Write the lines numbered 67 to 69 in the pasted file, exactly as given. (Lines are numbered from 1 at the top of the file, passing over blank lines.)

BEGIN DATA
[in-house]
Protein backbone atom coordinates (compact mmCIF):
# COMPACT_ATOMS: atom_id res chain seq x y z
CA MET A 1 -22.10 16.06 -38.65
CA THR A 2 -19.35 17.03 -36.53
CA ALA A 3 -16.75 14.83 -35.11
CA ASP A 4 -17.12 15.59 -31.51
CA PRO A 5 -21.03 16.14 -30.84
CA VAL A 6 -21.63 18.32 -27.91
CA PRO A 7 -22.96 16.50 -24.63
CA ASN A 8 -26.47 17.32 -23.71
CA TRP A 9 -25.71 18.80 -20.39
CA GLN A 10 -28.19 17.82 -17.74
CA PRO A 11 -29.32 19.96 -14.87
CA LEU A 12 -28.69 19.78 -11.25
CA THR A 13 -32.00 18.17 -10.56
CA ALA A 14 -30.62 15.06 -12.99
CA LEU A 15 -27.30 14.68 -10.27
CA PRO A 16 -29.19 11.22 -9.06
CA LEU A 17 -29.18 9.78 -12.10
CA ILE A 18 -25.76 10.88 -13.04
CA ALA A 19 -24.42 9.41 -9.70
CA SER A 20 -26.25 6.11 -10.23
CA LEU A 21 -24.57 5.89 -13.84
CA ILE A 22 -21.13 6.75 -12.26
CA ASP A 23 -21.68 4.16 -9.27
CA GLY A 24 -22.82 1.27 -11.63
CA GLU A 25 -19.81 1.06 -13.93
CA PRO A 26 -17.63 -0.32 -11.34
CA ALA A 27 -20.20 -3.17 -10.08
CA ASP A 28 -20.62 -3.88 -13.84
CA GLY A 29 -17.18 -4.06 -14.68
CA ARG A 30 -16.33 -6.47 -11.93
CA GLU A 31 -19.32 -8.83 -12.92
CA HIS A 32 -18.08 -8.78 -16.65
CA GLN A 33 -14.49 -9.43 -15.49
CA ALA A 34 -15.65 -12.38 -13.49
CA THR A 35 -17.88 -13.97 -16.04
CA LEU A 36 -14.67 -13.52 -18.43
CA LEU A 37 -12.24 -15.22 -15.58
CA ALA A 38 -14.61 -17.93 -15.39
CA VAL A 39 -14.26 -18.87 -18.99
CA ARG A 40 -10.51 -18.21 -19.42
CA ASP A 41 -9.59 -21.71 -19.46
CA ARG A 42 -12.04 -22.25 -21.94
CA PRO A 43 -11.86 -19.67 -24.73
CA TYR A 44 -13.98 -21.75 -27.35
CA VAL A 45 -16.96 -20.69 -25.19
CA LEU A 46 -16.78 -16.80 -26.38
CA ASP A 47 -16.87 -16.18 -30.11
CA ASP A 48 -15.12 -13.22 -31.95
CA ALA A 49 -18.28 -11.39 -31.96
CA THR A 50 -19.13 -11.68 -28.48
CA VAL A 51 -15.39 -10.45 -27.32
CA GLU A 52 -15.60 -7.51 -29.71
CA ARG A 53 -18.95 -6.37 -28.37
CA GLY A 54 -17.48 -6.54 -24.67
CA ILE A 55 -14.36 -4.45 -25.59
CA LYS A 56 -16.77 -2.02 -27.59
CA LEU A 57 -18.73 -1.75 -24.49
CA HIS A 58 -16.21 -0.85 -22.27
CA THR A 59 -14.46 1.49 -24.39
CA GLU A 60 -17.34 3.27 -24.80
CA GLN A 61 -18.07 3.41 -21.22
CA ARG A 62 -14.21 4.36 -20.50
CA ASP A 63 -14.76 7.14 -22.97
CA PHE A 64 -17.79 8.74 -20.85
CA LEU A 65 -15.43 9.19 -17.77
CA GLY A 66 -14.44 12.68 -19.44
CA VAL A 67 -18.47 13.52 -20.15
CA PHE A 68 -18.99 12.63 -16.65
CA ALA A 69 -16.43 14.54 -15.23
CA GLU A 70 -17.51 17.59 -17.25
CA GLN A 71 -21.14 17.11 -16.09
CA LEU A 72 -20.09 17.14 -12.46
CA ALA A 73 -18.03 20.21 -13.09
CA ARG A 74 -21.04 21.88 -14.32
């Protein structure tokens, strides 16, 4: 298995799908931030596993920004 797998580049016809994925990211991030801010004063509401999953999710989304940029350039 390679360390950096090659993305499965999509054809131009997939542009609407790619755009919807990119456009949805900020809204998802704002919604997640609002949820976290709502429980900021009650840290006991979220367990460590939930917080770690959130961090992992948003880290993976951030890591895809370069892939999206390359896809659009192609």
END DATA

CA PHE A 64 -17.79 8.74 -20.85
CA LEU A 65 -15.43 9.19 -17.77
CA GLY A 66 -14.44 12.68 -19.44